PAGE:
http://www.jerusalemites.org/memoirs/men/11.htm

Hala Sakakini describes her visit to her occupied Jerusalem home in 1967:

We knocked on the door. Two ladies appeared —one a dark young lady and the other an elderly European lady. We addressed them first in Arabic, but they seemed not to understand; so we asked them if they spoke English, but they shook their heads; so we started to talk in German and the elderly lady understood. We tried to explain: "This is our house. We used to live here before 1948. This is the first time we see it nineteen years ..." The elderly lady was apparently moved, but she immediately began telling us that she too had lost a house in Poland, as though we personally or the Arabs in general were to blame for that. We saw it was no use arguing with her. We went through all the house room by room - our parents' bedroom, our bedroom, Aunt Melia's bedroom, the sitting room and the library (which were now one large room, as the wall between them had been pulled down), the dining room, the kitchen. The house was more or less in good condition, but everything was so different. It was no more home.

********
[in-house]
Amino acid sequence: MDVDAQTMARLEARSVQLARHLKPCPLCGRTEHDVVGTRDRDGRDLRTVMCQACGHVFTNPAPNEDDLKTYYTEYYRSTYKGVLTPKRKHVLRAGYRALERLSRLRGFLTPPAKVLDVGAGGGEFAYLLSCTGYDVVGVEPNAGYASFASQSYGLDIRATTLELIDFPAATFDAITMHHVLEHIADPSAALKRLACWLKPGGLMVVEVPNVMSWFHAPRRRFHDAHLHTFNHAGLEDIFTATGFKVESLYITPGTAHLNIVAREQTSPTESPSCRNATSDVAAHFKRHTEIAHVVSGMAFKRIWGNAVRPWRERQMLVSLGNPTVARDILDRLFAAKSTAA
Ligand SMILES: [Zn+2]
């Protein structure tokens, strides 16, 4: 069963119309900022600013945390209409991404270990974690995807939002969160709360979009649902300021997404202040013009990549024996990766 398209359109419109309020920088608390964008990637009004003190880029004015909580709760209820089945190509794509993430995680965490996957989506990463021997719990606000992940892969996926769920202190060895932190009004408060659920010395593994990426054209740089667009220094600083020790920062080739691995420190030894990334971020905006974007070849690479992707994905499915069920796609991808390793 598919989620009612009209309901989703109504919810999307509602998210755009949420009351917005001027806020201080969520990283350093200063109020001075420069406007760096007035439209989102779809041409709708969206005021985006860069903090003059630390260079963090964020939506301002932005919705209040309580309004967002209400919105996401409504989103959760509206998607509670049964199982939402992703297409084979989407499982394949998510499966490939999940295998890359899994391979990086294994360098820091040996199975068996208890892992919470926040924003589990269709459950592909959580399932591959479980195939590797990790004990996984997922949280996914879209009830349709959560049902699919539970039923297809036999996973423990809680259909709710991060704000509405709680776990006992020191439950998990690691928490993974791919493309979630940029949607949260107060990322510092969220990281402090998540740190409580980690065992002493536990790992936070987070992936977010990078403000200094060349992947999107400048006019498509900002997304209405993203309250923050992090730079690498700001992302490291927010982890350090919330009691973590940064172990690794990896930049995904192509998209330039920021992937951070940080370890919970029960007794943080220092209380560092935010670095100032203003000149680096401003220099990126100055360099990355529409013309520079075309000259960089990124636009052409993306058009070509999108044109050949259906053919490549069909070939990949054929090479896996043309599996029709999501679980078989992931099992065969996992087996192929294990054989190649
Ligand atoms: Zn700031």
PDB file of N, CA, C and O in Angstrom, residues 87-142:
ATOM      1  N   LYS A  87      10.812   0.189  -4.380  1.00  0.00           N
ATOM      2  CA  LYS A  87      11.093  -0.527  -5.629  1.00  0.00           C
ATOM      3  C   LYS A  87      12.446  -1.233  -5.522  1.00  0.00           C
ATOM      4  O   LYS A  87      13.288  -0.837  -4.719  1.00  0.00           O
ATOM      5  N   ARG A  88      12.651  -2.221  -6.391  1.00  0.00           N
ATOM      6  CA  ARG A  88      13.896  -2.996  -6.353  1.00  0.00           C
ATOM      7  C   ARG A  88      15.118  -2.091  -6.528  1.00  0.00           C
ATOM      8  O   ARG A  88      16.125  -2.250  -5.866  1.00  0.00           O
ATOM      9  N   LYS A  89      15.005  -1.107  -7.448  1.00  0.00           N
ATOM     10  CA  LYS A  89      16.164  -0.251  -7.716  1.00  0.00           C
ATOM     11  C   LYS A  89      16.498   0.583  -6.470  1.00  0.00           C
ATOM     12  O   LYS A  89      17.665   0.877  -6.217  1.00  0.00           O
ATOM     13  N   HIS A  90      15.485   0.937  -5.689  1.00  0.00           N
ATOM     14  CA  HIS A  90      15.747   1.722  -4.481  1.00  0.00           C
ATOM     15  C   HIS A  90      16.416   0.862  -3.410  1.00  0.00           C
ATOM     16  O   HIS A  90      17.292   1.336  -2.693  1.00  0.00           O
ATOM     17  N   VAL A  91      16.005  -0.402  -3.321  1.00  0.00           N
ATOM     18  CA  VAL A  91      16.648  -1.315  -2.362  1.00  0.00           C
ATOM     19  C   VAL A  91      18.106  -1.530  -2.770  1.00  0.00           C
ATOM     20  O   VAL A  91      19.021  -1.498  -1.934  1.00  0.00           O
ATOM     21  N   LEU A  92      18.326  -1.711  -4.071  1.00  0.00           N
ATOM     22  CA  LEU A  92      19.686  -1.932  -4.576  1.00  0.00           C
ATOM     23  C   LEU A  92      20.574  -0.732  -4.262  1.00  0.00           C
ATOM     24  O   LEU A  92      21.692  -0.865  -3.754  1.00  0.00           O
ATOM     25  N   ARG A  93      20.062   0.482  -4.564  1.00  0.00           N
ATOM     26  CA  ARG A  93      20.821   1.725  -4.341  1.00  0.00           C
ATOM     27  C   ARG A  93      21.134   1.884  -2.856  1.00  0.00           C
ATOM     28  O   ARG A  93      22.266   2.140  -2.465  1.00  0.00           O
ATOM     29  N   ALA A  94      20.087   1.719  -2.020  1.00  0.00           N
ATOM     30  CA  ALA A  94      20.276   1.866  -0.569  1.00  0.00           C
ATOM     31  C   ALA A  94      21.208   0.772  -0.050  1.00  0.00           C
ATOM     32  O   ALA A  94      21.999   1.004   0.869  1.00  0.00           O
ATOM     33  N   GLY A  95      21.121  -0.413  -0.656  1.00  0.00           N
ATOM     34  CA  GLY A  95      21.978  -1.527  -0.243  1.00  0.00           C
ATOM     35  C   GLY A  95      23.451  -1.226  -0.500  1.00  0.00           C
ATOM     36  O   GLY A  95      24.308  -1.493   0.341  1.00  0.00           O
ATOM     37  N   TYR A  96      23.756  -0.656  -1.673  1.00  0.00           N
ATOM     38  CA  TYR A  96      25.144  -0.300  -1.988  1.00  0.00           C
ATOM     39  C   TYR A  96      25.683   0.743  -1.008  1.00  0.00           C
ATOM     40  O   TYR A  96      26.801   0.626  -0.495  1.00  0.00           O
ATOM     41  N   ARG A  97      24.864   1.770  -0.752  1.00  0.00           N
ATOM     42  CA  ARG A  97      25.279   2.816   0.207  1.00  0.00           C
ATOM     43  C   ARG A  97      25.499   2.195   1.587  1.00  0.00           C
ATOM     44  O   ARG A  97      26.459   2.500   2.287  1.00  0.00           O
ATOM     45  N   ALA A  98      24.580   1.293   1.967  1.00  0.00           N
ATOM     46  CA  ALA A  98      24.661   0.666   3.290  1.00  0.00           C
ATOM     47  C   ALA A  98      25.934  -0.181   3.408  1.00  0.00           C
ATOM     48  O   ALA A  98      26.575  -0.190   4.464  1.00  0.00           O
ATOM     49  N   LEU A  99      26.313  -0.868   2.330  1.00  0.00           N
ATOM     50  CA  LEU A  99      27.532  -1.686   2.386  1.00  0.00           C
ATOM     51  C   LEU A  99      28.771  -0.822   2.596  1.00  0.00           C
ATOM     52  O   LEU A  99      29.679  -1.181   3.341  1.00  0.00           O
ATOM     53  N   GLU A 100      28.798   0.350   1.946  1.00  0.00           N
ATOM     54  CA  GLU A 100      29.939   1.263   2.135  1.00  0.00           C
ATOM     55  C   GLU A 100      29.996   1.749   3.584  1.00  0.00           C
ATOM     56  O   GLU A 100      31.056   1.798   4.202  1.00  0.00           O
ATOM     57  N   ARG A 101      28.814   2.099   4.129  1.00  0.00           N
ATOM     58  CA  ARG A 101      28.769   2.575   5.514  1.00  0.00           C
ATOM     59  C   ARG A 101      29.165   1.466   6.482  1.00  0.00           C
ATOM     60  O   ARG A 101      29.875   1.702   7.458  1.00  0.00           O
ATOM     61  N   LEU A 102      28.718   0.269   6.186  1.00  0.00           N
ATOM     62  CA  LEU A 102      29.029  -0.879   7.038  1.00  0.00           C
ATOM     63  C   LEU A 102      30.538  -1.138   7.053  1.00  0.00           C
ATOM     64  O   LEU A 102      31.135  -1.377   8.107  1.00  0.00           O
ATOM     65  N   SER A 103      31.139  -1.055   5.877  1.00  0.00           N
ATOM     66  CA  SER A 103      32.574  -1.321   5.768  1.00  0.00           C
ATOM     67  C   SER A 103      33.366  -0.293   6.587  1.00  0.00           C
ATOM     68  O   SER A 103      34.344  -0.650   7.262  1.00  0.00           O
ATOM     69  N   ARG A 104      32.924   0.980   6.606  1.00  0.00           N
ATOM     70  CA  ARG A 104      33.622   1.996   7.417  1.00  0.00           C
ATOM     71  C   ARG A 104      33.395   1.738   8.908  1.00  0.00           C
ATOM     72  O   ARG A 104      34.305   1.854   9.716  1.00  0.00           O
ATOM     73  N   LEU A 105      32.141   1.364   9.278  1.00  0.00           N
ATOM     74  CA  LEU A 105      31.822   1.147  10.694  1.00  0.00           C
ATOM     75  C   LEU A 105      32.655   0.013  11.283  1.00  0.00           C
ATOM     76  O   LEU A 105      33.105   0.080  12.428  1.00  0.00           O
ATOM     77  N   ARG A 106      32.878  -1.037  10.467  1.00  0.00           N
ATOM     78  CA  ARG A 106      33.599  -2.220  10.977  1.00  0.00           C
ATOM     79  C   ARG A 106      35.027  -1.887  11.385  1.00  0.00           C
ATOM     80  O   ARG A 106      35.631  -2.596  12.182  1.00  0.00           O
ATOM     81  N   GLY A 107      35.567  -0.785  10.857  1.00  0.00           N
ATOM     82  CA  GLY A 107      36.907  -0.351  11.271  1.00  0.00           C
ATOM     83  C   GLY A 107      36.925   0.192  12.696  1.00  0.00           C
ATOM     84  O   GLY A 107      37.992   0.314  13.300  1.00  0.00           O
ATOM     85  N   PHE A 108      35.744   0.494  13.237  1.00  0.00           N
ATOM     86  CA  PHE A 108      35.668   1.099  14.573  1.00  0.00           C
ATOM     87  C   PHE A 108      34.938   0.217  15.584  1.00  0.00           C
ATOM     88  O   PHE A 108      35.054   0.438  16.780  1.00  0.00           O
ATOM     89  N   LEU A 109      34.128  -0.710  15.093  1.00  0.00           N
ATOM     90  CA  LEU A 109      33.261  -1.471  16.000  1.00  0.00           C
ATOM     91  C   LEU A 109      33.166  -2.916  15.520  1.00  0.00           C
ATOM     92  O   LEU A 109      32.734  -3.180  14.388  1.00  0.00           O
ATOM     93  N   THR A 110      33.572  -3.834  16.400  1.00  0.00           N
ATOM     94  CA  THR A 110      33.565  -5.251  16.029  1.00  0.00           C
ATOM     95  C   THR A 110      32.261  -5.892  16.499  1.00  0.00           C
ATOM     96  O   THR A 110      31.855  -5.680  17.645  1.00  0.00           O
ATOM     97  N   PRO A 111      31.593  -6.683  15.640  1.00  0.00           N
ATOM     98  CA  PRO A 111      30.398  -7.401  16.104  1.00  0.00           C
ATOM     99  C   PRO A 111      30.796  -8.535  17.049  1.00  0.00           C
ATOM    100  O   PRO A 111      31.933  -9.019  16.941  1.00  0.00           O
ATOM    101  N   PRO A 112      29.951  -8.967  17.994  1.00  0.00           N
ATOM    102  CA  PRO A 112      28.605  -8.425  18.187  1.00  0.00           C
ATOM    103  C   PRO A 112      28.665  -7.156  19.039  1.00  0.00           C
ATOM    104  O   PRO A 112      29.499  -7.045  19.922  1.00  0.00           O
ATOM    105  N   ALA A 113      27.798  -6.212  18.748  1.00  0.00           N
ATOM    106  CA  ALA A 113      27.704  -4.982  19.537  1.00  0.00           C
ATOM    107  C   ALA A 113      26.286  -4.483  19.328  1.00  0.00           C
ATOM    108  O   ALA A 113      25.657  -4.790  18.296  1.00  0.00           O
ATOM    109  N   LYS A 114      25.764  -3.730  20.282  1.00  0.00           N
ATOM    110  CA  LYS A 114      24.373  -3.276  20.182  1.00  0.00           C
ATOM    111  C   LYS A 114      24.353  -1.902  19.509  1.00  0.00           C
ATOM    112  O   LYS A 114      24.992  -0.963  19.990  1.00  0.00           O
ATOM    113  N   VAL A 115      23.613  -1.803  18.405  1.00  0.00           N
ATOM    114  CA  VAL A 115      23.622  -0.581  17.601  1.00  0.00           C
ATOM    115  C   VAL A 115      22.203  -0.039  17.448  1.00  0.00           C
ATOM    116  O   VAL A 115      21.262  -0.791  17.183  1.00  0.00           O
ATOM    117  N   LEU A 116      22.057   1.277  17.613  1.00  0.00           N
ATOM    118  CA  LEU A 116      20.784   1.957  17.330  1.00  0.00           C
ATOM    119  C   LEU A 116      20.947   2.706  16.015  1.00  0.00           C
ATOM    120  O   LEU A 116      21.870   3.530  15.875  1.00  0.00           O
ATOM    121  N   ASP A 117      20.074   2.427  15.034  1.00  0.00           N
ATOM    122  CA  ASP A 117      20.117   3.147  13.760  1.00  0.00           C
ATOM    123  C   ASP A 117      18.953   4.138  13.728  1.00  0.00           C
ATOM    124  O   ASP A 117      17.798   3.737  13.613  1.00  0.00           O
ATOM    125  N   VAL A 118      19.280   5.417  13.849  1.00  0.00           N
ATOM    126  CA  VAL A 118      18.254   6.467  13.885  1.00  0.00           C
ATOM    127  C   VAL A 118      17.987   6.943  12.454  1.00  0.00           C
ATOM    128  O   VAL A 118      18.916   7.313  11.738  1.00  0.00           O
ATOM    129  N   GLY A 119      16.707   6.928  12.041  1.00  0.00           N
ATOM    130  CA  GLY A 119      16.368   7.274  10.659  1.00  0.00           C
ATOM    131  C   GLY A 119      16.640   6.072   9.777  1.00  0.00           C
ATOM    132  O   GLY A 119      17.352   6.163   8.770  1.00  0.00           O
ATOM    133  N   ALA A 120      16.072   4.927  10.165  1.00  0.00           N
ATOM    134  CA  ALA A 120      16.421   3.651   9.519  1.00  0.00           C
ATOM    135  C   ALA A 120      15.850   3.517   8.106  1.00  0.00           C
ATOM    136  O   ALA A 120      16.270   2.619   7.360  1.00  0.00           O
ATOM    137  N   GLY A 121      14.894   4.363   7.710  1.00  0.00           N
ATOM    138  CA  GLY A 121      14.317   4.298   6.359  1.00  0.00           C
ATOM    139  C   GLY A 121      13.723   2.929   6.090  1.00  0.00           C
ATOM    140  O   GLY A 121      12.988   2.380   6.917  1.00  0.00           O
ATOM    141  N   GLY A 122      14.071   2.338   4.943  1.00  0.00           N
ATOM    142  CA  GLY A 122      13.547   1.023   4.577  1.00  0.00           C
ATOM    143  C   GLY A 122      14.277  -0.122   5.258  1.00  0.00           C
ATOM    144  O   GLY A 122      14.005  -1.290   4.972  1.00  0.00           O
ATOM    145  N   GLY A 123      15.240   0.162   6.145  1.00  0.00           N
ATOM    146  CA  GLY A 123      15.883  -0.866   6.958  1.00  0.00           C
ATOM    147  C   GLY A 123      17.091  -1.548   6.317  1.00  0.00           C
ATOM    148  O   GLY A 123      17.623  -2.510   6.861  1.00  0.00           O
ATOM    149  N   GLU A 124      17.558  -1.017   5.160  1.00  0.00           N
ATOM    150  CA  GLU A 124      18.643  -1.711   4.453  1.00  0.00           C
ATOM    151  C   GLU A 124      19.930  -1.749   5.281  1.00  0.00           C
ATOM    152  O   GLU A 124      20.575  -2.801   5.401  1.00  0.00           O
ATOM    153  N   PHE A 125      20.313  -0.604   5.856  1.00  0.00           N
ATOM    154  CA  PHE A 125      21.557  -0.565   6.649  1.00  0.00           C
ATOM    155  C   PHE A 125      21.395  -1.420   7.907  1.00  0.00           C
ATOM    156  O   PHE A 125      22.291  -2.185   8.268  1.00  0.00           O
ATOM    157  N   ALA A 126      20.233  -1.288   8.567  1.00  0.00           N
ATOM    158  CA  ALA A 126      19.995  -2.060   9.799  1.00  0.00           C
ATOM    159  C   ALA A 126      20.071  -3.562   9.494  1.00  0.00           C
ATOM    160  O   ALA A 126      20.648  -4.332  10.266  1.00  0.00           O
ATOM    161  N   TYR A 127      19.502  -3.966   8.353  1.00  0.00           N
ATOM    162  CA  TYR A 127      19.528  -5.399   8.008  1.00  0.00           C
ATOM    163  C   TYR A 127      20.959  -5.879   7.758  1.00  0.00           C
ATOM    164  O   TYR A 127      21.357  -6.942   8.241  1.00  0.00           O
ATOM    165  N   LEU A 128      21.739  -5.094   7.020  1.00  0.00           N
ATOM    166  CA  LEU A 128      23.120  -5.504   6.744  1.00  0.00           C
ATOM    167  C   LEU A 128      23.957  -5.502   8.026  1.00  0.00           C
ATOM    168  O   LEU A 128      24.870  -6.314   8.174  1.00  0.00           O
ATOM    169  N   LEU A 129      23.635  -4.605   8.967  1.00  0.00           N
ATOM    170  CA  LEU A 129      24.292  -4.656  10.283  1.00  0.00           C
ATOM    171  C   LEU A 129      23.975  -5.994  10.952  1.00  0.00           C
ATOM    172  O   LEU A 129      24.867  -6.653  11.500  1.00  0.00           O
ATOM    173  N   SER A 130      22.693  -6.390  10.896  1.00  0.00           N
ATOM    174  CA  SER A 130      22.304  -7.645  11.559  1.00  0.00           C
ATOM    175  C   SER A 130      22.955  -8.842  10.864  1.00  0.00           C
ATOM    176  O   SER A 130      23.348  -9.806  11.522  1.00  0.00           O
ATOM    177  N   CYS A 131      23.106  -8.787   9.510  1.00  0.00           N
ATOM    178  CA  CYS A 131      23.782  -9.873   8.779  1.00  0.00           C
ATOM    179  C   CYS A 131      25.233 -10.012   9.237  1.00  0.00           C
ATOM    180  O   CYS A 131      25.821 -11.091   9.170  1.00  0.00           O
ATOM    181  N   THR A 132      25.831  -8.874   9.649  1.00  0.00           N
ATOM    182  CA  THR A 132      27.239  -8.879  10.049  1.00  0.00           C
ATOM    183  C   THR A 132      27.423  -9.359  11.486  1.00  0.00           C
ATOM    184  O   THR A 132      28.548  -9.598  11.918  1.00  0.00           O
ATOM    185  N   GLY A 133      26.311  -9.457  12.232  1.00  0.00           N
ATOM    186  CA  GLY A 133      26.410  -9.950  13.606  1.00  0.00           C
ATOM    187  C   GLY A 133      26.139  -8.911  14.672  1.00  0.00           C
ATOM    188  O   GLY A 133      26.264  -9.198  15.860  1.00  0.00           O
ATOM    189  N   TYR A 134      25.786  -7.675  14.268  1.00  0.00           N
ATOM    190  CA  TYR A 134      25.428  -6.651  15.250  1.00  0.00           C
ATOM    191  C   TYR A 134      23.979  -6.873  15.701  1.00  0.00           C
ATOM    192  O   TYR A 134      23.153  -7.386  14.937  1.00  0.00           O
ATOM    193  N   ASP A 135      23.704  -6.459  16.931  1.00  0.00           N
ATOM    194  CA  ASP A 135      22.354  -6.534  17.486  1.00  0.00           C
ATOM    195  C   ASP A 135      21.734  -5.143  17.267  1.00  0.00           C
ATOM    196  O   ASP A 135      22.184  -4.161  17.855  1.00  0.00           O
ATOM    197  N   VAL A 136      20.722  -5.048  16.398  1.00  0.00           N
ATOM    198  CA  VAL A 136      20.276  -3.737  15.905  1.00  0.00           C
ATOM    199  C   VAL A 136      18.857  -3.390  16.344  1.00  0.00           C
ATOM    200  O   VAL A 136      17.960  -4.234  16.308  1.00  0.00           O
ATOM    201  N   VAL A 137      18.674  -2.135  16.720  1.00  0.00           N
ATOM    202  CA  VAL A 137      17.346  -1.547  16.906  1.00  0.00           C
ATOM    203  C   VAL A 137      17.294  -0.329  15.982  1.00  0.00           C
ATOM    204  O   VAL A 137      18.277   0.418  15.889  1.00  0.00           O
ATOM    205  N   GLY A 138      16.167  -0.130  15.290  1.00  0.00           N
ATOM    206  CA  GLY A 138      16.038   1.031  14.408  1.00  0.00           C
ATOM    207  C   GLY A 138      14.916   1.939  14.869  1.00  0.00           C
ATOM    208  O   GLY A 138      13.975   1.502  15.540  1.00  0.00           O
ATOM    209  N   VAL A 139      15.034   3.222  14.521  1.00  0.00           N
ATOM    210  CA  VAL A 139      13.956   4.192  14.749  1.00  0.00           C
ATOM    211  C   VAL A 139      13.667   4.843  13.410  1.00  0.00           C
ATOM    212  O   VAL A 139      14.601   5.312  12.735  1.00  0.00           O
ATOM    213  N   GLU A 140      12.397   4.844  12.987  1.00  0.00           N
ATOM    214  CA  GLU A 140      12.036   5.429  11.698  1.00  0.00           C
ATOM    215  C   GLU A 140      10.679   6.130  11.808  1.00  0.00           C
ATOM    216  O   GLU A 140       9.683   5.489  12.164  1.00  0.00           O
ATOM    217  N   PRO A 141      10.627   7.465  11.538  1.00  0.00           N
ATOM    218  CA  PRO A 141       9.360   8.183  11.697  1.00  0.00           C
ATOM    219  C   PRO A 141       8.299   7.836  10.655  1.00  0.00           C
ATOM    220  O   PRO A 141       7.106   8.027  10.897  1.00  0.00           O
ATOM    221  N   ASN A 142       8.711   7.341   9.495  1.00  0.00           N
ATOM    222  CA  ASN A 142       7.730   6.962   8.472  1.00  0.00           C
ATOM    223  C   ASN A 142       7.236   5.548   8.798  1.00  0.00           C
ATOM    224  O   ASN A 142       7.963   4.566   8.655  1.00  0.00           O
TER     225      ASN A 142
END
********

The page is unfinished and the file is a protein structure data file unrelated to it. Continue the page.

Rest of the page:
We went out to the verandah again. The little children swarmed around us and made happy noises, but we stood there as in a daze looking across the street and the square at our neighbours' houses - the Sliheet house, thc Sruji house, the Tleel houses. lt is people that make up a neighbourhood and when they are gone it will never be the same again. We left our house and our immediate neighbourhood with a sense of emptiness, with a feeling of deep disappointment and frustration. The familiar streets were there, all the houses were there, but so much was missing. We felt like strangers in our own quarter.